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Rubenstein Center Scholarship

Betty Ford: A Very Special Lady

In the fall of 1976 “Keep Betty’s husband in the White House” campaign buttons erupted all over the country—a tribute to a woman unknown to most Americans only three years earlier—and to her grace, candor and lack of pretension.

It was my good fortune to have been chosen by Mrs. Ford to serve as her White House social secretary. America’s Bicentennial in 1976 would soon be upon us—a time of numerous state visits when leaders came from around the world to honor our country. It also happened to be a presidential election year. The importance of the social side of the White House in accomplishing the goals of an administration was well known to both President and Mrs. Ford and fortunately entertaining was something the first lady relished.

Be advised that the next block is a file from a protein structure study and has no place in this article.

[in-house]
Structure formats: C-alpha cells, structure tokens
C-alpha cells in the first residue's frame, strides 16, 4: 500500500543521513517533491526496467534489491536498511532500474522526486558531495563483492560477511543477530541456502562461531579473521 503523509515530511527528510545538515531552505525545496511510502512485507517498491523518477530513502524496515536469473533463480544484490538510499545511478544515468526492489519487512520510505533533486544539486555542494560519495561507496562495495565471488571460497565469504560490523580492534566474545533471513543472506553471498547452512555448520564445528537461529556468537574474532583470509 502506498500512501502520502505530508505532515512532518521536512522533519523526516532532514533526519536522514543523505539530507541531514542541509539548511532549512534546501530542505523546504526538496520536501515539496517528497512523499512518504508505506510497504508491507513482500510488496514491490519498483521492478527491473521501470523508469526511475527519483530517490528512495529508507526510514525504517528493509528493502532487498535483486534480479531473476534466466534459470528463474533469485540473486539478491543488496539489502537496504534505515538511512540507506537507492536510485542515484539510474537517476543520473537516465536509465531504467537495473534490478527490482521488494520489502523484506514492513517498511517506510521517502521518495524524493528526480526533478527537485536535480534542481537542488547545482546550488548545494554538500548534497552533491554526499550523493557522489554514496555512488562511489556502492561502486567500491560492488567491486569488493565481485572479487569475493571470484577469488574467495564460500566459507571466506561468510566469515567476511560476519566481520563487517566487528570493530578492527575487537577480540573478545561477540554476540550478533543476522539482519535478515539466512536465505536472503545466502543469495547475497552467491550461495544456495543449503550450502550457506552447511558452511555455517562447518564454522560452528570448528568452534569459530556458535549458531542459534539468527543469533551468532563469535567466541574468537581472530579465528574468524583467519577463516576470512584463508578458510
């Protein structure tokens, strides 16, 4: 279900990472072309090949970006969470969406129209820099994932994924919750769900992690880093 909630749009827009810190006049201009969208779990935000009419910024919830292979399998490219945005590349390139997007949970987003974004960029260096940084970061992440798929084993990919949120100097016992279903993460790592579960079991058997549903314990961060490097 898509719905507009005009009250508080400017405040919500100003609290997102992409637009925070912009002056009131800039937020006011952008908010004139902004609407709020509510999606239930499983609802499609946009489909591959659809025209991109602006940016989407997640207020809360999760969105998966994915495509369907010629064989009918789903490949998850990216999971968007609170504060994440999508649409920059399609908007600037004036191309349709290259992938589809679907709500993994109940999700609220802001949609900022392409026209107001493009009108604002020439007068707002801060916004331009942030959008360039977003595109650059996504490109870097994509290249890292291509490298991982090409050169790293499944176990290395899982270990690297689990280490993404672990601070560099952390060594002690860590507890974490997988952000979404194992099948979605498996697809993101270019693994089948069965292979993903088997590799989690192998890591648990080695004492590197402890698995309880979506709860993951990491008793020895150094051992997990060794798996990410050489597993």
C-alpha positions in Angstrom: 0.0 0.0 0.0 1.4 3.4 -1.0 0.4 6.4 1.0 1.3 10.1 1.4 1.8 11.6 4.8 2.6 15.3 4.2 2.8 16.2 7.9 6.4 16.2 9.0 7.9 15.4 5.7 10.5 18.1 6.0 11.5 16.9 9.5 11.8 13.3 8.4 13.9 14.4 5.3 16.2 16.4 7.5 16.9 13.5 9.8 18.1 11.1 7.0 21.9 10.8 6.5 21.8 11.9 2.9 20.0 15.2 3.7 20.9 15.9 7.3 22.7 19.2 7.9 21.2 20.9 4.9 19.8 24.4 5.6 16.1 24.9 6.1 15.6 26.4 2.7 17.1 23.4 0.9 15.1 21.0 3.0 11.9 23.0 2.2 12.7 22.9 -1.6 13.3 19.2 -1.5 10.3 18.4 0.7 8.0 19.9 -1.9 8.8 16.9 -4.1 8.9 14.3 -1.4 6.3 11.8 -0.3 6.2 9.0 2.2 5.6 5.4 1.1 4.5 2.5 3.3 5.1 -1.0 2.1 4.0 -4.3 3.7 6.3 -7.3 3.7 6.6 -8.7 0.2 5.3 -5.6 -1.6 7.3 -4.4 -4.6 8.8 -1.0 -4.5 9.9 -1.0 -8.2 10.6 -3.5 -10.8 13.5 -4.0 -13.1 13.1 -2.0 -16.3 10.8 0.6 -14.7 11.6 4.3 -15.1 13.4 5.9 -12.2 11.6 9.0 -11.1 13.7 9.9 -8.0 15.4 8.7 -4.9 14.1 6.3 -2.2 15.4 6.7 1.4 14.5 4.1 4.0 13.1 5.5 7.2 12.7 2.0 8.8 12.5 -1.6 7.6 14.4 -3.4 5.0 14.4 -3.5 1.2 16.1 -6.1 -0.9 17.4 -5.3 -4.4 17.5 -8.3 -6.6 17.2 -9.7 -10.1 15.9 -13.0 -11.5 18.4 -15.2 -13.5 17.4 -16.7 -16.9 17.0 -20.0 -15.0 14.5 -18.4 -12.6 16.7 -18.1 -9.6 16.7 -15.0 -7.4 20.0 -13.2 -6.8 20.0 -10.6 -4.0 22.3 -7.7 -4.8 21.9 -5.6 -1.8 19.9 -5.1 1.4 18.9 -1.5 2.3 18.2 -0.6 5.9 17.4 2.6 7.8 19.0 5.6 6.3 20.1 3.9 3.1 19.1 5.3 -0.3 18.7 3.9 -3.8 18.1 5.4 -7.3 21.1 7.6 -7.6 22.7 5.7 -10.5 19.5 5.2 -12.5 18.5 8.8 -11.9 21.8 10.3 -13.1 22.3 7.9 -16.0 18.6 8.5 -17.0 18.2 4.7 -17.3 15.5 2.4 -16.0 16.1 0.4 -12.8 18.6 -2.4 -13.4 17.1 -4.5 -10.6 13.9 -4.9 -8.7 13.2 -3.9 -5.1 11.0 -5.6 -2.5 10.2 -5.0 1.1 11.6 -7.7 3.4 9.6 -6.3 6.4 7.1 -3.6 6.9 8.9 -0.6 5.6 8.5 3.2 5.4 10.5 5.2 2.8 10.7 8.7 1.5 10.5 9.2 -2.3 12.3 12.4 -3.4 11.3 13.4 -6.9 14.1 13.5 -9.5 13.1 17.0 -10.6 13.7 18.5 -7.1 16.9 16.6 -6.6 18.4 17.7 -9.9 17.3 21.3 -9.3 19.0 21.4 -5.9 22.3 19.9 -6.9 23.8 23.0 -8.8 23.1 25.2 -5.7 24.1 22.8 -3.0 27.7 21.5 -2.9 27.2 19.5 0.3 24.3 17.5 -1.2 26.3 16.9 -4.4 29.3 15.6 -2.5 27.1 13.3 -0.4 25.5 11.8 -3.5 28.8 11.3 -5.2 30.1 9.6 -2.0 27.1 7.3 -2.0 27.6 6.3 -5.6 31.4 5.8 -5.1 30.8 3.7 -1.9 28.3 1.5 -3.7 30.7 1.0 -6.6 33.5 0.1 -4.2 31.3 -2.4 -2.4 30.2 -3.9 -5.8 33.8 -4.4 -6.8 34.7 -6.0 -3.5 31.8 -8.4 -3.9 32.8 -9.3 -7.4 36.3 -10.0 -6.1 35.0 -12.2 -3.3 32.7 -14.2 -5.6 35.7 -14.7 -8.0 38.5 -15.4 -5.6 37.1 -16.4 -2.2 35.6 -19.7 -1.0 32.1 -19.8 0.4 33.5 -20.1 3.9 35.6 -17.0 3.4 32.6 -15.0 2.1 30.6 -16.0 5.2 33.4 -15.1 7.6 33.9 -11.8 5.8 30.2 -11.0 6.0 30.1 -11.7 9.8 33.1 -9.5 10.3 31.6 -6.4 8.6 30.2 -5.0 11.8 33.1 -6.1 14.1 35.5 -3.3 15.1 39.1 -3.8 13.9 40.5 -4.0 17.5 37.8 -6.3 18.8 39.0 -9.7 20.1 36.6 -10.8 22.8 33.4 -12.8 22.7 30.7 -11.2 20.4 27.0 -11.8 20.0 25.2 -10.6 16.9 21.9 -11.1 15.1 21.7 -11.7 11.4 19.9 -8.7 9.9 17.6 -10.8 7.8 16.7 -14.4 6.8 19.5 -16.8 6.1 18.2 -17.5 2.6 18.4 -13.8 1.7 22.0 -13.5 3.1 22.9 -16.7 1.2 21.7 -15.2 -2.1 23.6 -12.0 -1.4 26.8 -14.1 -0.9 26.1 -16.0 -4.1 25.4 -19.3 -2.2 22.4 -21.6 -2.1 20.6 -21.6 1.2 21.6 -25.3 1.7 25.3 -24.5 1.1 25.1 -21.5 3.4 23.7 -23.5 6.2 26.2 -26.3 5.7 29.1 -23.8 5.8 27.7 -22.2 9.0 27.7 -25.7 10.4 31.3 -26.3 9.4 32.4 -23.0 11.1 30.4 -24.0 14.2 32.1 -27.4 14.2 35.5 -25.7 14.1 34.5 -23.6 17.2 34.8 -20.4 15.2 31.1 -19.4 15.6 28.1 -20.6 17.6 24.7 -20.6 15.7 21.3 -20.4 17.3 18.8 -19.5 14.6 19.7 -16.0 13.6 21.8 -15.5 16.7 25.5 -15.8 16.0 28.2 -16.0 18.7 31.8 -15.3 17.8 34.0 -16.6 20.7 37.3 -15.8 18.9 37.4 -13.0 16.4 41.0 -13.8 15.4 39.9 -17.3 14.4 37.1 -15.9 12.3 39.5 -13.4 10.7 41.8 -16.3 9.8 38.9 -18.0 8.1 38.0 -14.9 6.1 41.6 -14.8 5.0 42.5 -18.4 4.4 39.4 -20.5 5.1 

It was also a time of great change for women in this country and Betty Ford was instrumental in getting women involved in White House policy and campaigning for the Equal Rights Amendment. She relished that, too. She was a caring boss who worked without a chief of staff giving generously of herself and her time to the individual needs of people who worked for her. When I commented that there seemed to be a reversal of roles, Mrs. Ford laughed and said, “Not to worry—I think you have the best job in the White House—I would be happy to swap.” Long before there was a Betty Ford Center she was looking after and helping people—a precursor of what was to come. We will miss this very special lady greatly.

Enjoy the flickr slideshow "Remembering Betty Ford."